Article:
Tuesday, Nov 13, 2018
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The origin of racism

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    People hug after a vigil, to remember the victims of the shooting at the Tree of Life synagogue the day before, at the Allegheny County Soldiers Memorial on October 28, 2018, in Pittsburgh, Pennsylvania.

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On a Saturday morning nearly two weeks ago, a gunman armed with an assault-style rifle and three handguns walked into the Tree of Life synagogue in Pittsburgh during a baby-naming ceremony and killed eight men and three women.

After being tracked down and shot by police officers, the alleged gunman told them, “All these Jews need to die.”

Only months before that horrific mass shooting, a published report by the Center for the Study of Hate and Extremism found that hate crimes in the nation’s largest cities rose 12 percent last year; however, a more recent report found that the number of hate crimes and violent hate crimes committed during the first half of 2018 fell overall in six major cities including New York and Los Angeles.

But crime numbers and statistics, and any perceived trends to be gleaned from them, don’t reveal all.

“Sadly, we don’t have a full accounting of the number of hate crimes committed each year,” said Dimitrios Kalantzis, director of communications for Life After Hate, a Chicago-based organization made up of former members of hate groups that is “dedicated to inspiring individuals to a place of compassion and forgiveness, for themselves and for all people.”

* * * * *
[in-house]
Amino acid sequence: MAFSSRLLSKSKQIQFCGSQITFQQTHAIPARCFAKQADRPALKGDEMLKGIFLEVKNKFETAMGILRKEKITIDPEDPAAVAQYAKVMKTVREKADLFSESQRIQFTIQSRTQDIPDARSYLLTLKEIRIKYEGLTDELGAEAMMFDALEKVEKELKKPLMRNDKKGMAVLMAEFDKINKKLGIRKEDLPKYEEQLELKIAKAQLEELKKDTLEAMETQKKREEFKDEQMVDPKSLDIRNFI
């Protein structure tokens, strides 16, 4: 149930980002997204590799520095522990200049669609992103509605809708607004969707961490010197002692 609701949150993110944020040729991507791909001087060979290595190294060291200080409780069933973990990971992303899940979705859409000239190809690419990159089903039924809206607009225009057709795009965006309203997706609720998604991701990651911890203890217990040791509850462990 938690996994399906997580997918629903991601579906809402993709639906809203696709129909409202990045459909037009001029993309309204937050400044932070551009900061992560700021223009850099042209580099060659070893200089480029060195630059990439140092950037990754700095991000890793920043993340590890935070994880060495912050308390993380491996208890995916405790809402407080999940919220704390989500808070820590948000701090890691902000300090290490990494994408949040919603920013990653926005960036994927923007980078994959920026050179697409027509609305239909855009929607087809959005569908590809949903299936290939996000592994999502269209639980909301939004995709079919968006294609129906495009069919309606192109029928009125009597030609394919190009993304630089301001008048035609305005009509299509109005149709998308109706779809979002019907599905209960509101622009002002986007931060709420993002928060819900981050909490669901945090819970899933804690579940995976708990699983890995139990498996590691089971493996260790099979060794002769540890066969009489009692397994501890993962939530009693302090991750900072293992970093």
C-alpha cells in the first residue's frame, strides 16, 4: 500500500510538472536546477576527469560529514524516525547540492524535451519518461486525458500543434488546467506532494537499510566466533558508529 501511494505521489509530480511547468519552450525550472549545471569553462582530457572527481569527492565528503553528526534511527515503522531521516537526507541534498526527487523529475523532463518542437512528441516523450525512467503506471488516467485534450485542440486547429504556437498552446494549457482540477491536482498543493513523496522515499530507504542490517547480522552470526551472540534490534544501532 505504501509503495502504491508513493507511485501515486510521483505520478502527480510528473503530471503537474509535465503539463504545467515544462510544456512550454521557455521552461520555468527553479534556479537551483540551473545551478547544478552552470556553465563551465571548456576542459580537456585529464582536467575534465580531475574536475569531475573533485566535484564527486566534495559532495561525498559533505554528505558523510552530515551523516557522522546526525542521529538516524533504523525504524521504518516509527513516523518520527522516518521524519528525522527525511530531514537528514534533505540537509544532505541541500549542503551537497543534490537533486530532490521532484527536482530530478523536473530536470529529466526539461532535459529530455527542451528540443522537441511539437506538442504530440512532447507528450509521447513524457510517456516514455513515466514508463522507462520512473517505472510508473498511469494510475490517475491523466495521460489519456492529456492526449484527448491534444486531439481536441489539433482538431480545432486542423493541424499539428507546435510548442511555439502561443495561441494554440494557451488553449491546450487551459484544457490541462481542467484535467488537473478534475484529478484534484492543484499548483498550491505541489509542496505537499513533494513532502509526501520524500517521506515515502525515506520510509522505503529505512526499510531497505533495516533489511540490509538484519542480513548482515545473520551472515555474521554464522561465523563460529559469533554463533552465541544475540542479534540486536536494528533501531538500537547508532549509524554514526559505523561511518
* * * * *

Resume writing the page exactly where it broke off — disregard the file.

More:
“We know that most go unreported. The increase we are seeing can be attributed to a growing awareness both on the part of law enforcement groups and the victims. Documenting these incidents is a big part in combating them.”

In an email interview with The Blade for this column, Kalantzis recently answered some questions about the rise of hate, how it gets started, and what can be done to combat it.

Q: What's the difference between what could be considered casual racism — the 51-year-old white woman in North Carolina who harassed and taunted two black women — and, say, the Proud Boys, and neo-Nazis?

A: We have to recognize that while violent far-right ideology appears to live on the fringes, it’s informed by everyday acts of intolerance. We are obligated to fight for each other’s human rights, to make sure that people aren’t allowed to systematically de-humanize other people. And we have to make sure that everyone, including our leadership, is on board.

Q: What are the primary factors to why someone hates others based on race, religion, sexuality/gender?

A: The war correspondent, Sebastian Junger wrote in his book, Tribe, “Humans don’t mind hardship, what they mind is not feeling necessary.” Most of the time, people turn to positive activities to contribute to the world. Unfortunately, some people are seduced by darker forms of tribalism.

Q. Are there warning signs — obvious or not — that someone is becoming racist and hate-filled? What can be done to help turn him/her around?

A: Engage your children, friends, family without judgment. If you attack the ideology you’ll be attacking their identity. And you’ll get nowhere. As difficult as this can be, we must show compassion. That’s the expression of humanity. That’s ultimately what connects each and every one of us.

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